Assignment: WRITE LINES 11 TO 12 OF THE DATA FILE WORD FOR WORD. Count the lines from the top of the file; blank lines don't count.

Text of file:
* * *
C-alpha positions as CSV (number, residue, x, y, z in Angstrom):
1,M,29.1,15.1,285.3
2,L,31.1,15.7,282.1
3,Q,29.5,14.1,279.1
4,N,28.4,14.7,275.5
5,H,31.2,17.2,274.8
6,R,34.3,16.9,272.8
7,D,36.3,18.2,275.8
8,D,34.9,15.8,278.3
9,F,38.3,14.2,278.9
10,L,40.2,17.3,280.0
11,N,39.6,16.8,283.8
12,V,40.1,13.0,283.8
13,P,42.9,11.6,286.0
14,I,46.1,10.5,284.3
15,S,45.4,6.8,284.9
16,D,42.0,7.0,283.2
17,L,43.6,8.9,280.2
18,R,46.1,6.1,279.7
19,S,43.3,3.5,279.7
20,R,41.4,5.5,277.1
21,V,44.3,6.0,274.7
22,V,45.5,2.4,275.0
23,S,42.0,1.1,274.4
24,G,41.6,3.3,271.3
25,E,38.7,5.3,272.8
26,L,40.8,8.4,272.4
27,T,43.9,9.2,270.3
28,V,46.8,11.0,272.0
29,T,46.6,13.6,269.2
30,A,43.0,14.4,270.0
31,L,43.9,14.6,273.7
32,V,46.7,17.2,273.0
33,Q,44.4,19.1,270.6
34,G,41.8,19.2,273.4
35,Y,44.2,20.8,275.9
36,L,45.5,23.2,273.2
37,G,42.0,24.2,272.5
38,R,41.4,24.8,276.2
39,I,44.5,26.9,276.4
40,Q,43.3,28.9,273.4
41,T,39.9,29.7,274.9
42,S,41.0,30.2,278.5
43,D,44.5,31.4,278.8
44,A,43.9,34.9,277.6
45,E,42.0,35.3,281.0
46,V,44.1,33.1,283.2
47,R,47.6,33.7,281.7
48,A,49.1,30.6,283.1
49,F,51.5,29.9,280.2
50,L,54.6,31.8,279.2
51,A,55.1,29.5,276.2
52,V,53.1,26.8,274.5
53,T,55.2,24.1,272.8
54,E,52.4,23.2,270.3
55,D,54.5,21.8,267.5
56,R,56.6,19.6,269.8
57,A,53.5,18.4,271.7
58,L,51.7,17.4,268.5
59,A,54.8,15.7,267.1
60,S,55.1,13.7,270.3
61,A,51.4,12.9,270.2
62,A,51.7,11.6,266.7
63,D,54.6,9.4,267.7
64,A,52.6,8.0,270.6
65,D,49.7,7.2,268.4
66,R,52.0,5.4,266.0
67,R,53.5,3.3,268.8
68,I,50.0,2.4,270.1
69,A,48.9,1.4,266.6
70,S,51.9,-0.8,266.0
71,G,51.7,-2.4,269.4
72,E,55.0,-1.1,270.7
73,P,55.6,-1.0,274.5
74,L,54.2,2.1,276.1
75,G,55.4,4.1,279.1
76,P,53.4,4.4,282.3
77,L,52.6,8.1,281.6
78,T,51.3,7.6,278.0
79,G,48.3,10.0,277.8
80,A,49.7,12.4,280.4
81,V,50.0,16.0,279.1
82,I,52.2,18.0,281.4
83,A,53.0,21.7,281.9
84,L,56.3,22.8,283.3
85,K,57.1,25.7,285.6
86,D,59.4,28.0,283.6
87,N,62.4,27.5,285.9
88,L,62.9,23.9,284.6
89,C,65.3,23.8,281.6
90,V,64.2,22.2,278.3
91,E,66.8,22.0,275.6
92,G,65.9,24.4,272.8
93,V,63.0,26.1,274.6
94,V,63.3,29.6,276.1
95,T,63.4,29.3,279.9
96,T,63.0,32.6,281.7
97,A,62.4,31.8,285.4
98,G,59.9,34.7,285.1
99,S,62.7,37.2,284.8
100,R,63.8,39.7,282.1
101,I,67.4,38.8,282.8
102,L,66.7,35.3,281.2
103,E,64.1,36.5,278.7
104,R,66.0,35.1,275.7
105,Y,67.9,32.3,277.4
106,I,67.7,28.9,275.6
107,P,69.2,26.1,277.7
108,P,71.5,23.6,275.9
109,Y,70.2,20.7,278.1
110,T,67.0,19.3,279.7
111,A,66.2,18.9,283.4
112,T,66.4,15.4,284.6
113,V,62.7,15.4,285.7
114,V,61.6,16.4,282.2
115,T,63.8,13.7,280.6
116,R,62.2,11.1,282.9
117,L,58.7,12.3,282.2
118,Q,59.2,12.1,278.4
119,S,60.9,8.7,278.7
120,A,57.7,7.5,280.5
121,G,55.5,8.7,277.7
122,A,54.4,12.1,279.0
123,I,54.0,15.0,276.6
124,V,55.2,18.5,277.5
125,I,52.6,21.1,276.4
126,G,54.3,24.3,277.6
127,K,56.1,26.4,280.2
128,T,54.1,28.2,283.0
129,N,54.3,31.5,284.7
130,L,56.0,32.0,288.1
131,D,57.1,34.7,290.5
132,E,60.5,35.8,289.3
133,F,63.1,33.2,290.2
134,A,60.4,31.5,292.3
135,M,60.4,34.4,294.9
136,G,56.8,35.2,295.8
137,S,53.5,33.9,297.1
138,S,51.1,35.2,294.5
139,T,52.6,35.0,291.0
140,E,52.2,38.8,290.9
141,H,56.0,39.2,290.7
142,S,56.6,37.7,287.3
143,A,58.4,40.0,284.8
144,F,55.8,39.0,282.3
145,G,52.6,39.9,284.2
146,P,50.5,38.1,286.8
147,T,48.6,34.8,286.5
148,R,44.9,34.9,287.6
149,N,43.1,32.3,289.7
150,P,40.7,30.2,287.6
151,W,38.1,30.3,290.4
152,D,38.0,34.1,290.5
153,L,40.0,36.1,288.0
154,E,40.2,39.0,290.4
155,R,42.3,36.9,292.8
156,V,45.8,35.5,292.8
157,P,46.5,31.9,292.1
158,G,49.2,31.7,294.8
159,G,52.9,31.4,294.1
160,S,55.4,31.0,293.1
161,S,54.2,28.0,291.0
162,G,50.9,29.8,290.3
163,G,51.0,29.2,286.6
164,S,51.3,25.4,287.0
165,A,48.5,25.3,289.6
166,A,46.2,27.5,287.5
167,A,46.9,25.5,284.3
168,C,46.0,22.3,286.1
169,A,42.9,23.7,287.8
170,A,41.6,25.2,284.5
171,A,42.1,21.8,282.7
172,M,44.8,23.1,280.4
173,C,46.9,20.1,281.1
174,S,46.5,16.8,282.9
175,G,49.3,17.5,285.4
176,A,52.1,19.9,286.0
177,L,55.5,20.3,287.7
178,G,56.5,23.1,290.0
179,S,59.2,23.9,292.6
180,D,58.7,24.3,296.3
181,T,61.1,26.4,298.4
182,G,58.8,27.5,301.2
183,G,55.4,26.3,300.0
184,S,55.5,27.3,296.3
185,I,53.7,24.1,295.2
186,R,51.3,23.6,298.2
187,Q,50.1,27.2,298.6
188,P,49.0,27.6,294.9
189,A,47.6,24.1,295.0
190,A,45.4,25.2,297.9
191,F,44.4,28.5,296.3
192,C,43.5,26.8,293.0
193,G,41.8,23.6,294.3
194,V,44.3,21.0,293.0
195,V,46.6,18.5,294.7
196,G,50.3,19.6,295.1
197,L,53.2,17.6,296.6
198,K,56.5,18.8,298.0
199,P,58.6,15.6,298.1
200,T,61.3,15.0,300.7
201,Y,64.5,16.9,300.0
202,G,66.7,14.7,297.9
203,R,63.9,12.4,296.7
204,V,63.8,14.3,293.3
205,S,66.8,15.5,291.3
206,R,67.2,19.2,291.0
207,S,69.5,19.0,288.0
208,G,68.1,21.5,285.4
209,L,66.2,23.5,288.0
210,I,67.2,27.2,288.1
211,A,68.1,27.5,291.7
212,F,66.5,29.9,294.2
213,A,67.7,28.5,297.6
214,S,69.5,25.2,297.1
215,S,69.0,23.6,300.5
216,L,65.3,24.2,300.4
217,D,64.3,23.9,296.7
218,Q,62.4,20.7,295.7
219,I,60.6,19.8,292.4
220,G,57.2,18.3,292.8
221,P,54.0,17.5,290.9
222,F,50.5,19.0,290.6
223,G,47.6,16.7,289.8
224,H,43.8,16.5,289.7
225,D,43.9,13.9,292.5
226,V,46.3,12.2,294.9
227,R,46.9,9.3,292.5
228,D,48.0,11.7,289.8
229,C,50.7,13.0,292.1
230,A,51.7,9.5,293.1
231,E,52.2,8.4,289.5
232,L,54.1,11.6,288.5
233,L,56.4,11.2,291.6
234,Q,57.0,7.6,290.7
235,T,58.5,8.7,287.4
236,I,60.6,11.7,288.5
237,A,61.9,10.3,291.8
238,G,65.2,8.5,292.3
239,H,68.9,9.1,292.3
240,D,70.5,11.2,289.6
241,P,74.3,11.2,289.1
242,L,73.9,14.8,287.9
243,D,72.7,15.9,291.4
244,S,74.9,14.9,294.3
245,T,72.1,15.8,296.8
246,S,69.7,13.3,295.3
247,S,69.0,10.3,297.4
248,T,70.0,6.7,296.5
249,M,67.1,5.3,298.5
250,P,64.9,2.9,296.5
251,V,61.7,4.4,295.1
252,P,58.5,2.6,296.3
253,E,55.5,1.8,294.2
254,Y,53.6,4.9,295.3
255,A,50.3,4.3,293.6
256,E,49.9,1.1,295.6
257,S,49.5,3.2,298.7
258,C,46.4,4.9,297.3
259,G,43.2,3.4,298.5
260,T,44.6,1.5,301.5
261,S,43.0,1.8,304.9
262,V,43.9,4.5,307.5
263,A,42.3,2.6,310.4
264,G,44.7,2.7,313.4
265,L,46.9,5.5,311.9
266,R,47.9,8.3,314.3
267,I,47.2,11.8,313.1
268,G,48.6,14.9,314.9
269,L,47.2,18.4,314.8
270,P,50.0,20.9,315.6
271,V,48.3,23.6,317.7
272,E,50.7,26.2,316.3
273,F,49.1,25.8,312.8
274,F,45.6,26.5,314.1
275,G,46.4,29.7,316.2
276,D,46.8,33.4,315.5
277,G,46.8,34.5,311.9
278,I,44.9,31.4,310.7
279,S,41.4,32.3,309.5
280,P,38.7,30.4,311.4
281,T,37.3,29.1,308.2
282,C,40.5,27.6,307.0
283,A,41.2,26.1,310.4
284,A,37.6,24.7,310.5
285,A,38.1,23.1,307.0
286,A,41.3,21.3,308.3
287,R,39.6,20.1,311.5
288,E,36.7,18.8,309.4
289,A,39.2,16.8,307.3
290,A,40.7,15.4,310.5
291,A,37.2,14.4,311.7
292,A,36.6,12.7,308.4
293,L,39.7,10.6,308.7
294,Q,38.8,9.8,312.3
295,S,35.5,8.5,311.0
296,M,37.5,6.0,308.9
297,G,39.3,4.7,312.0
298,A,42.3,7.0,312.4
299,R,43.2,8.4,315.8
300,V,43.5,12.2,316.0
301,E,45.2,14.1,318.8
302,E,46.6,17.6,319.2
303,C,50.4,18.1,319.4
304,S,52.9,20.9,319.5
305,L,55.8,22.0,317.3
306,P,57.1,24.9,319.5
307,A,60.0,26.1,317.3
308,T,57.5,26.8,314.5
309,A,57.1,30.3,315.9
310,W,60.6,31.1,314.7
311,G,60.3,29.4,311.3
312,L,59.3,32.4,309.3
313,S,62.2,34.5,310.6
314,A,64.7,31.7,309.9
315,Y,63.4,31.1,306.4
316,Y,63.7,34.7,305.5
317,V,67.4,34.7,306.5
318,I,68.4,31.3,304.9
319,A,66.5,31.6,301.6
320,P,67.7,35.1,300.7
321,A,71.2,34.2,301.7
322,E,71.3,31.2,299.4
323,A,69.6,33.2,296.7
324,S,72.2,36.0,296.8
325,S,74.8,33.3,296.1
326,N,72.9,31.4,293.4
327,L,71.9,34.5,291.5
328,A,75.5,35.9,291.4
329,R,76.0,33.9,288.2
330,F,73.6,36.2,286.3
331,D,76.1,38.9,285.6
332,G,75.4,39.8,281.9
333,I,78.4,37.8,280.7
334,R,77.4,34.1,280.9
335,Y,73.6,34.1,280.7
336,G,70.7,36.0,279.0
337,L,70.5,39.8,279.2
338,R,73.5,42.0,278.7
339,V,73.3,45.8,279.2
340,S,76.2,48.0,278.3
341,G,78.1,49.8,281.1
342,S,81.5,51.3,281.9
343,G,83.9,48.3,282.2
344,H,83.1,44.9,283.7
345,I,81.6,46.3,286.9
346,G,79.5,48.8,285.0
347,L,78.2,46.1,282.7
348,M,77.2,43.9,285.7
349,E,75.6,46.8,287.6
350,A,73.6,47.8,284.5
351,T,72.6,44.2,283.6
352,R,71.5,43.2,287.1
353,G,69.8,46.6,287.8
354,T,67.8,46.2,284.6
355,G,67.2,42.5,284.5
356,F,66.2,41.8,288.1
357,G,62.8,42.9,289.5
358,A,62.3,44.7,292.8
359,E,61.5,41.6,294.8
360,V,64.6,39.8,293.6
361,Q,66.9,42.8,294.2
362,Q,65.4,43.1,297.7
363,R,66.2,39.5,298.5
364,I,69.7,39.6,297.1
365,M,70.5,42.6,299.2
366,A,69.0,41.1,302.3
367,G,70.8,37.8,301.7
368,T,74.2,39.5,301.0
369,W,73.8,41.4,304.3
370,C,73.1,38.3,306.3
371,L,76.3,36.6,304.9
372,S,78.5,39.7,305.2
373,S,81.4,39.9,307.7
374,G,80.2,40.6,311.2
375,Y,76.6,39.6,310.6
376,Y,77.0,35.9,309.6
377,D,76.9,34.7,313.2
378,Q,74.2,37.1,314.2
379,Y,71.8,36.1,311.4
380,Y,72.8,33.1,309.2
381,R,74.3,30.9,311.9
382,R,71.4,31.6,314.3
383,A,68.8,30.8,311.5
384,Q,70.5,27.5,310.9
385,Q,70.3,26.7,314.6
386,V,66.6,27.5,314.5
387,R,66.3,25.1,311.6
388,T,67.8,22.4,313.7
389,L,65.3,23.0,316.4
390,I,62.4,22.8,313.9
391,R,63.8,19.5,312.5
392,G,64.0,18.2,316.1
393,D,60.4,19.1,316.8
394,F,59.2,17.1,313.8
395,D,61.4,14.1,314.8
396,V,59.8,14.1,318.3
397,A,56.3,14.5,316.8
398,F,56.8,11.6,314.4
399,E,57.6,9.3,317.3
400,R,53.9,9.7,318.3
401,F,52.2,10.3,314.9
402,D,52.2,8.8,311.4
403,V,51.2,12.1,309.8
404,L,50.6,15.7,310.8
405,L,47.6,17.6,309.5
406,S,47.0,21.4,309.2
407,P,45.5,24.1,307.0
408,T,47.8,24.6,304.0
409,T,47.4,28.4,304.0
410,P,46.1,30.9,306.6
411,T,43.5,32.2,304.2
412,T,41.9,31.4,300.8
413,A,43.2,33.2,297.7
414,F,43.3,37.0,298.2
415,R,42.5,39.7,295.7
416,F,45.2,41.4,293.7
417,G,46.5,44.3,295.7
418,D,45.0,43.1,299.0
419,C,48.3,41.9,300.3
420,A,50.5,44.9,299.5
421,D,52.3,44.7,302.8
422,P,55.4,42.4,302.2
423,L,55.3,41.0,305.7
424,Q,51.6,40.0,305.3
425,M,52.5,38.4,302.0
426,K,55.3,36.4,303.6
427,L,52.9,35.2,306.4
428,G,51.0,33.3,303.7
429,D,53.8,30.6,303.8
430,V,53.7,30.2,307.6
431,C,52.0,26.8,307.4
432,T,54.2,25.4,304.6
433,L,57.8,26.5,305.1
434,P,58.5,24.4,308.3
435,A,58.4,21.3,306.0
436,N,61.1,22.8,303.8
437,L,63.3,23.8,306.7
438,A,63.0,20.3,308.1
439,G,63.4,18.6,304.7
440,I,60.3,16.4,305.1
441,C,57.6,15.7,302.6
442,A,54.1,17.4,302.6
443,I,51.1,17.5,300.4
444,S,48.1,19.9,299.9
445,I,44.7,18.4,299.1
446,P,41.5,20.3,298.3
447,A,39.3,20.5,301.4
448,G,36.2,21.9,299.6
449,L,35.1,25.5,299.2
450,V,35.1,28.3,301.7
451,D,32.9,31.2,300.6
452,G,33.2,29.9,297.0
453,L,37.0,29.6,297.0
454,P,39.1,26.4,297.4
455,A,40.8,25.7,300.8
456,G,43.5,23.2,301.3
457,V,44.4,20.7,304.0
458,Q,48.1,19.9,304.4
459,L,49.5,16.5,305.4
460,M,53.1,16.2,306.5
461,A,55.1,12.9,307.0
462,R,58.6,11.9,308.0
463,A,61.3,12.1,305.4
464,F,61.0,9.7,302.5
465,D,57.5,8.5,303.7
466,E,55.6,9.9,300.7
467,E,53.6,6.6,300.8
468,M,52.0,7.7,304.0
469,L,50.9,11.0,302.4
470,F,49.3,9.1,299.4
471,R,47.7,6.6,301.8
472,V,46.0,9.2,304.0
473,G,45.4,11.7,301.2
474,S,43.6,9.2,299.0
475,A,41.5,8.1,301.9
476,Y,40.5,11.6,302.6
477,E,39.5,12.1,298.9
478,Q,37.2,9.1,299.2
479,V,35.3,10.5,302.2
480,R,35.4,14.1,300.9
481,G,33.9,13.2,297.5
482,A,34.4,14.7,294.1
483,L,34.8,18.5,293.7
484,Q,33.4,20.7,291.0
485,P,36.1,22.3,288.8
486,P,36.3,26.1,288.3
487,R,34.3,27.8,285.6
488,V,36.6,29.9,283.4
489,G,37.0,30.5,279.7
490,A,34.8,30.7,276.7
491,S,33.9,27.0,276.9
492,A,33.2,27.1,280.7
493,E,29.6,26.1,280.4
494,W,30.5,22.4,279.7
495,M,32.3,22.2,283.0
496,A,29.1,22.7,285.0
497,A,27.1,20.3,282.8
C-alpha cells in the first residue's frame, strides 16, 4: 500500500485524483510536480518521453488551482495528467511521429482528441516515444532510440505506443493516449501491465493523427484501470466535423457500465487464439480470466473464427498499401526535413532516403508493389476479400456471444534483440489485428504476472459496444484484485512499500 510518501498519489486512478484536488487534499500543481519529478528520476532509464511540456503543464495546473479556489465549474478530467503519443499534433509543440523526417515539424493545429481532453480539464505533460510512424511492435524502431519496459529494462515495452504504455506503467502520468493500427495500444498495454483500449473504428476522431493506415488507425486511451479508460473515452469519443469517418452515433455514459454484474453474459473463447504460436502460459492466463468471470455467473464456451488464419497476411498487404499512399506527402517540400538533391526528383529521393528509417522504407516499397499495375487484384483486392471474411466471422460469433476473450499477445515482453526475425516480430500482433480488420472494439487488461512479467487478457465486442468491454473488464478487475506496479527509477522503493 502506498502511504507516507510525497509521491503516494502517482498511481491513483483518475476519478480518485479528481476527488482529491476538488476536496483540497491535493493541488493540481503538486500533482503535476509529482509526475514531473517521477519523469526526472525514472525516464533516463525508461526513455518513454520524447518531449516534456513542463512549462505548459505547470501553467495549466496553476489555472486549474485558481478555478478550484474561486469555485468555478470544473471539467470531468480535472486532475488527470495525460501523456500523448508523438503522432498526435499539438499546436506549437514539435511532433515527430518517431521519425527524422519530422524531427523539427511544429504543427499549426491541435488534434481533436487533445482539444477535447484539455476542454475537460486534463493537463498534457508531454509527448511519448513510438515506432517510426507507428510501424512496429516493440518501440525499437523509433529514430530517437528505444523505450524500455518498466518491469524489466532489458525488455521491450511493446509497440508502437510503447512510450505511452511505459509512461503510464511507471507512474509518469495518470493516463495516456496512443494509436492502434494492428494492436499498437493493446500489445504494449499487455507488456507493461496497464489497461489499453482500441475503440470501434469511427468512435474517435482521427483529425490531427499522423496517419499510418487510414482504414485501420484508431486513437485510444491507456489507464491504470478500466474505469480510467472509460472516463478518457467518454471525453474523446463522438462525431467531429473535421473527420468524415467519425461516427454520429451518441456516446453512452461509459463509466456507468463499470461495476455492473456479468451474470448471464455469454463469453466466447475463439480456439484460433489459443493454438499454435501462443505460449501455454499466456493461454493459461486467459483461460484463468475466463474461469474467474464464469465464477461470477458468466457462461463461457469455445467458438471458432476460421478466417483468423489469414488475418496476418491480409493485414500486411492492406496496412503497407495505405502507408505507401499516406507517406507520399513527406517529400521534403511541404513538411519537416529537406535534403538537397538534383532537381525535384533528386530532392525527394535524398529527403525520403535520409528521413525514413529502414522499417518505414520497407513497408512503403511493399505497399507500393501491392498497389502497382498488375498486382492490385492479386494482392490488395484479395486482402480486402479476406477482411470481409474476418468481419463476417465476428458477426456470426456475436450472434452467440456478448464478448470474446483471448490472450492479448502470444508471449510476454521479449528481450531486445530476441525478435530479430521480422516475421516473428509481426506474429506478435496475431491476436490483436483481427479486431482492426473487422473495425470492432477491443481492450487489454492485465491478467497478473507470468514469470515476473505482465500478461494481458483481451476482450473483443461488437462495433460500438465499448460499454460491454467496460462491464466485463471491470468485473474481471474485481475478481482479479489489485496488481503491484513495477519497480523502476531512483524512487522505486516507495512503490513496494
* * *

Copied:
10,L,40.2,17.3,280.0
11,N,39.6,16.8,283.8